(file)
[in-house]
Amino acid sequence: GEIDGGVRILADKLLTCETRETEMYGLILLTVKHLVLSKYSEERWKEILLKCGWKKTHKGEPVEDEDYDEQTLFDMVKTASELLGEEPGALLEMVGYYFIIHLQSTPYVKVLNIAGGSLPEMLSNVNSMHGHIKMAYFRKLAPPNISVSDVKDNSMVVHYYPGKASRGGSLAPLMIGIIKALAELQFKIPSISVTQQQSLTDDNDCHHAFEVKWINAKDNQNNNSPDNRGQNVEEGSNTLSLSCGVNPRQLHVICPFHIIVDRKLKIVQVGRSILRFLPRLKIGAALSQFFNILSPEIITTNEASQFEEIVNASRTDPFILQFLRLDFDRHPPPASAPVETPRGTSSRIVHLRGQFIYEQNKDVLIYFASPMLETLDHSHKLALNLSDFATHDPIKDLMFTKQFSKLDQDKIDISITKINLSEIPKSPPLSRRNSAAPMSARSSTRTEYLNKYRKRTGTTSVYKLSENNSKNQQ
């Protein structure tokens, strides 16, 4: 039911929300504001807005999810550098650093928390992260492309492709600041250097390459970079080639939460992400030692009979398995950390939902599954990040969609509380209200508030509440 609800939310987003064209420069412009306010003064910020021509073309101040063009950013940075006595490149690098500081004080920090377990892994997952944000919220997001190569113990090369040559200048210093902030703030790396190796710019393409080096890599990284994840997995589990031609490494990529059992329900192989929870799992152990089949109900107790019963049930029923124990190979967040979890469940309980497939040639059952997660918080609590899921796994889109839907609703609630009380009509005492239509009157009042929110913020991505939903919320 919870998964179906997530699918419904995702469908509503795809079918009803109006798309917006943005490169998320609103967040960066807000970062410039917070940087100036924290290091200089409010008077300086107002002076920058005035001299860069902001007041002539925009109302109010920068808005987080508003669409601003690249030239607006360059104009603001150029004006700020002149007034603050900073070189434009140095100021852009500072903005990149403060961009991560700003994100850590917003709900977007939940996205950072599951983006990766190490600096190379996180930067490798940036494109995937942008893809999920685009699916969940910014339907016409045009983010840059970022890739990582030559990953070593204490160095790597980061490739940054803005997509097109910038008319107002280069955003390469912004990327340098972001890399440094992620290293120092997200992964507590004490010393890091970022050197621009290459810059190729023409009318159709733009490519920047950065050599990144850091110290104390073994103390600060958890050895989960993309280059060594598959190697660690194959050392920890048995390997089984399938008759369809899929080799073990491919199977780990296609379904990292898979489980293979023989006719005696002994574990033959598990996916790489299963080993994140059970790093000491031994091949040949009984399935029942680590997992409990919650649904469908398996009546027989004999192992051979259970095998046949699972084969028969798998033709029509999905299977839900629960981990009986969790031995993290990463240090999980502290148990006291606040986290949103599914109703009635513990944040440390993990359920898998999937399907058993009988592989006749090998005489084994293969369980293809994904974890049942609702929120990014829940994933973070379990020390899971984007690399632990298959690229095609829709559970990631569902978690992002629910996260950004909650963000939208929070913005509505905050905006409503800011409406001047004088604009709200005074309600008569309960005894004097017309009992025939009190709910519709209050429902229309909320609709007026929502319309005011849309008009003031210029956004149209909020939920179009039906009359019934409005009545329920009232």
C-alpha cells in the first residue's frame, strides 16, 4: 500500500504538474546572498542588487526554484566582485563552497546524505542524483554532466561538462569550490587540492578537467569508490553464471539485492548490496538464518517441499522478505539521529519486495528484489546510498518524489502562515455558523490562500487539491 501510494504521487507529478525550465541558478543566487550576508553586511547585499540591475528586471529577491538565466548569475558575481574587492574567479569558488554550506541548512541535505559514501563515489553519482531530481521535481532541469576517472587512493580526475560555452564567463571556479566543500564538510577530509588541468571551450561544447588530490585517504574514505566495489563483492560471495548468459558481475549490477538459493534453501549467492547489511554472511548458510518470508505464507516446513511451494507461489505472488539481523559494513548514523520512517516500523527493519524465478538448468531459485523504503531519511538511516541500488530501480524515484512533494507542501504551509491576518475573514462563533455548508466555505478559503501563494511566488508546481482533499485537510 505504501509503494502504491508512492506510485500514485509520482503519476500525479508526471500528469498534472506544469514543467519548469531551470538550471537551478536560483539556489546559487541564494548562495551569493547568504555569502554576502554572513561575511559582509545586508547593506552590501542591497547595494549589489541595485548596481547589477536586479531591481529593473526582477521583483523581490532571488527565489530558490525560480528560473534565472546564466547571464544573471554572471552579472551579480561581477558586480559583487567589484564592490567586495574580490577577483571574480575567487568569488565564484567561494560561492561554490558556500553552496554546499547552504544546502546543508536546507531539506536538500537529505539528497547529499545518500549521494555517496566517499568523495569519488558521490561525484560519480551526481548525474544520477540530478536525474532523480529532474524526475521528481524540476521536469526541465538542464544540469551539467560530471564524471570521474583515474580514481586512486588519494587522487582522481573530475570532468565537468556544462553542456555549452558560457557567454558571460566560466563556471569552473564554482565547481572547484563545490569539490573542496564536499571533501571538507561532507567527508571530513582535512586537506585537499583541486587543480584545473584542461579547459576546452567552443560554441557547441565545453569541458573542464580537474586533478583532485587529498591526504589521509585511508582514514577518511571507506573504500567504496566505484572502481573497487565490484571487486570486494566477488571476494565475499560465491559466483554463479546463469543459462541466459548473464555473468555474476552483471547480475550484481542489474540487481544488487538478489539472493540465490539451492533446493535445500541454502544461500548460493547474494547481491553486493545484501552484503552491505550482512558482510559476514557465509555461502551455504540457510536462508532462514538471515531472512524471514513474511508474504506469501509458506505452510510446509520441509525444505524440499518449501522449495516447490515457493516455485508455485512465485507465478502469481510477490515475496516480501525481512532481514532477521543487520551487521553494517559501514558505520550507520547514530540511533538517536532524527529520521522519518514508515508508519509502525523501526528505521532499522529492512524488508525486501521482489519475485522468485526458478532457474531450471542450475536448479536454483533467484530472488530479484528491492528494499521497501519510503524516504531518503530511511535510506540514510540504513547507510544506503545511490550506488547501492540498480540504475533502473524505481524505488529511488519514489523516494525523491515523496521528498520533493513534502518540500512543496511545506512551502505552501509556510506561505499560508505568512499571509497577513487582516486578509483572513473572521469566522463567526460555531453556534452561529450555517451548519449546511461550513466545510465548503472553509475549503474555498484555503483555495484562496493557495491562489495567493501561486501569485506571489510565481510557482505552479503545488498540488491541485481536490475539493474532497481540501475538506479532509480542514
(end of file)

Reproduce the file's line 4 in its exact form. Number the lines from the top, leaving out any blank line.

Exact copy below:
C-alpha cells in the first residue's frame, strides 16, 4: 500500500504538474546572498542588487526554484566582485563552497546524505542524483554532466561538462569550490587540492578537467569508490553464471539485492548490496538464518517441499522478505539521529519486495528484489546510498518524489502562515455558523490562500487539491 501510494504521487507529478525550465541558478543566487550576508553586511547585499540591475528586471529577491538565466548569475558575481574587492574567479569558488554550506541548512541535505559514501563515489553519482531530481521535481532541469576517472587512493580526475560555452564567463571556479566543500564538510577530509588541468571551450561544447588530490585517504574514505566495489563483492560471495548468459558481475549490477538459493534453501549467492547489511554472511548458510518470508505464507516446513511451494507461489505472488539481523559494513548514523520512517516500523527493519524465478538448468531459485523504503531519511538511516541500488530501480524515484512533494507542501504551509491576518475573514462563533455548508466555505478559503501563494511566488508546481482533499485537510 505504501509503494502504491508512492506510485500514485509520482503519476500525479508526471500528469498534472506544469514543467519548469531551470538550471537551478536560483539556489546559487541564494548562495551569493547568504555569502554576502554572513561575511559582509545586508547593506552590501542591497547595494549589489541595485548596481547589477536586479531591481529593473526582477521583483523581490532571488527565489530558490525560480528560473534565472546564466547571464544573471554572471552579472551579480561581477558586480559583487567589484564592490567586495574580490577577483571574480575567487568569488565564484567561494560561492561554490558556500553552496554546499547552504544546502546543508536546507531539506536538500537529505539528497547529499545518500549521494555517496566517499568523495569519488558521490561525484560519480551526481548525474544520477540530478536525474532523480529532474524526475521528481524540476521536469526541465538542464544540469551539467560530471564524471570521474583515474580514481586512486588519494587522487582522481573530475570532468565537468556544462553542456555549452558560457557567454558571460566560466563556471569552473564554482565547481572547484563545490569539490573542496564536499571533501571538507561532507567527508571530513582535512586537506585537499583541486587543480584545473584542461579547459576546452567552443560554441557547441565545453569541458573542464580537474586533478583532485587529498591526504589521509585511508582514514577518511571507506573504500567504496566505484572502481573497487565490484571487486570486494566477488571476494565475499560465491559466483554463479546463469543459462541466459548473464555473468555474476552483471547480475550484481542489474540487481544488487538478489539472493540465490539451492533446493535445500541454502544461500548460493547474494547481491553486493545484501552484503552491505550482512558482510559476514557465509555461502551455504540457510536462508532462514538471515531472512524471514513474511508474504506469501509458506505452510510446509520441509525444505524440499518449501522449495516447490515457493516455485508455485512465485507465478502469481510477490515475496516480501525481512532481514532477521543487520551487521553494517559501514558505520550507520547514530540511533538517536532524527529520521522519518514508515508508519509502525523501526528505521532499522529492512524488508525486501521482489519475485522468485526458478532457474531450471542450475536448479536454483533467484530472488530479484528491492528494499521497501519510503524516504531518503530511511535510506540514510540504513547507510544506503545511490550506488547501492540498480540504475533502473524505481524505488529511488519514489523516494525523491515523496521528498520533493513534502518540500512543496511545506512551502505552501509556510506561505499560508505568512499571509497577513487582516486578509483572513473572521469566522463567526460555531453556534452561529450555517451548519449546511461550513466545510465548503472553509475549503474555498484555503483555495484562496493557495491562489495567493501561486501569485506571489510565481510557482505552479503545488498540488491541485481536490475539493474532497481540501475538506479532509480542514